Reflections on a Memoir

A wise old writer once said, “When you write a book, you do it for yourself.” I agree with that premise. However, after my memoir, A Tale of Survival, was published, I came to the quick realization that the premise may not always apply. Writing a memoir is one thing, but being as brutally honest as I’ve been will bring friends and relatives out of the woodwork. The relatives that complained surprised me but not as much as their comments, which were less than complimentary. I thought for sure they’d be proud of my triumphant story but their reaction bordered more on hysteria than pride. Their outcries of, “How could you say such things,” are common and perhaps that is a reason many prefer to leave their stories undocumented. What is trivial for one ethnic community is taboo in another. This can be especially true of the Latino community.

Interestingly, I’ve come to realize that not many out there, regardless of ethnic and racial background, want to see their name appear in someone’s journal, especially if their role appears strange to them. In other words it becomes a rude awakening to see themselves portrayed by the author in such a manner that’s totally different from the way they view themselves. Conversely, I was taken aback to hear old friends complain they weren’t included in the story. Some who complained were in fact in the book but they didn’t recognize themselves in the disguises I presented them. You can’t win for losing!

And then there is the hometown’s reaction. In my case, I didn’t have to leave the country as Thomas Wolfe did when he wrote Look Homeward Angel about his hometown of Asheville, North Carolina. Wolfe’s book was an autobiographical novel while mine is a memoir, no holds barred. To this end, it shouldn’t have surprised me that a welcome wagon wasn’t parked in the town square waiting for my arrival. I didn’t think the townspeople would care what I wrote since the story reflects the times of my young and innocent life---good, bad or indifferent.

While accolades follow me everywhere I go, I’ve yet to receive an invitation to do a reading or do much of anything else with my book in my hometown. As a matter of fact, when I inquired about wanting to promote my book at the town’s museum or at the library, I was presented with excuses why it couldn’t be done at either place. While I suspect some residents have quietly purchased my book most residents don’t want me dredging up old stuff. I can understand those that discriminated against us Mexican-Americans not wanting to see their past behavior raise its ugly head. But I am somewhat surprised that my fellow Mexican-Americans are not in the mood to look back any more than the Anglos. Fear of the Anglos so gripped our barrio that perhaps some still fear that the old Anglos that have gone to the far beyond will rise from the dead and string ‘em up for reading my book.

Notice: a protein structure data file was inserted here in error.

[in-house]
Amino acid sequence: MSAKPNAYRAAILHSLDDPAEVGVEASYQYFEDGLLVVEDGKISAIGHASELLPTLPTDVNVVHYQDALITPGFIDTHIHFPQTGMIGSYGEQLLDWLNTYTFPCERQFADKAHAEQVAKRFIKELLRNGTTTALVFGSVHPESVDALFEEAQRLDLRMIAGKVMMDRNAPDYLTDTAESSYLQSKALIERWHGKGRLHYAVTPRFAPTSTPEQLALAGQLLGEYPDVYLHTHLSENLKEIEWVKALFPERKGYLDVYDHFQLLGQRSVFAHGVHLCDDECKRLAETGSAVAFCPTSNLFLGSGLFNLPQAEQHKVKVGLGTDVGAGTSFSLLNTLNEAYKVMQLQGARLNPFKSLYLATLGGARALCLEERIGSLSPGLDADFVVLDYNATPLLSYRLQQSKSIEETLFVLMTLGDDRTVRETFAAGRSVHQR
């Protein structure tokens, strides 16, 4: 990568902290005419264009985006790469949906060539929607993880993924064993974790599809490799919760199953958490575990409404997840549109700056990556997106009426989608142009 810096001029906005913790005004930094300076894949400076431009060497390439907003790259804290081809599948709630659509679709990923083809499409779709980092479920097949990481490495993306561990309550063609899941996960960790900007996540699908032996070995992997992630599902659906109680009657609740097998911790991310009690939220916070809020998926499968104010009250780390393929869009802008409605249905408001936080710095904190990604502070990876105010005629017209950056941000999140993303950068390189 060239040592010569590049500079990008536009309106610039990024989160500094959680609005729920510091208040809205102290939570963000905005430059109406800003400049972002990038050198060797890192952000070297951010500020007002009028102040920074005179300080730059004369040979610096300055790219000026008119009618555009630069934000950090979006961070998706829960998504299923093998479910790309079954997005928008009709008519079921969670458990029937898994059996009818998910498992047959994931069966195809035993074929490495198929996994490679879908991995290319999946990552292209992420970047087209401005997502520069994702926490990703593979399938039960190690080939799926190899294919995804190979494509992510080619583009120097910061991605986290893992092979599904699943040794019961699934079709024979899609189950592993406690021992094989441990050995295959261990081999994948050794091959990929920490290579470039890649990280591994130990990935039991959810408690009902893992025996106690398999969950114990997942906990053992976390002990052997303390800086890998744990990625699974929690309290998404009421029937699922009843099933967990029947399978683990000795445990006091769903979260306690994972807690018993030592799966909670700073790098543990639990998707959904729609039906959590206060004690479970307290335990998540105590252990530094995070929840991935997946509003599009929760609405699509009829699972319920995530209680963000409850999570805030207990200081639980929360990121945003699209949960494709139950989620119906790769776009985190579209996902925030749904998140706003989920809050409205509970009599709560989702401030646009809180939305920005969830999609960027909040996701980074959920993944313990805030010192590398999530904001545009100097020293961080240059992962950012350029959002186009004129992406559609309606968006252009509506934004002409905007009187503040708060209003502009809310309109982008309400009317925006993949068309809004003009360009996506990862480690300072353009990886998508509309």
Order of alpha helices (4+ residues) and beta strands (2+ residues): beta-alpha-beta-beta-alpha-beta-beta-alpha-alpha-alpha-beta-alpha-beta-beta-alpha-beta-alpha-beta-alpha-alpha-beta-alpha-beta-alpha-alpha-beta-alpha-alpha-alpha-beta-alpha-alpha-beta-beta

I knew I had done the right thing in writing my memoir when readers called enthusiastically to say, “I can’t put this book down, I love it!” Every writer dreams of such a compliment and I for one, became even more energized to promote my story. But promoting one’s book can at times be more difficult to do than writing the actual book. Understanding the book promotion culture is a must never mind having a mailing and email list a mile long is just the beginning. I am blessed that so many of my friends and networks across the country have come forth and offered to help.

My book promotion began at the Texas Book Festival in October 2011. As a member of the Comadres Book Club, I was their featured author at the festival. Strangers flipped through the book with immense interest. To them, reading about the history of south Texas was intriguing but even more so was the story a young girl’s journey from a barrio in south Texas to Washington, D.C., who ended up being appointed by three U.S. presidents, Republicans all.


By Grace Flores-Hughes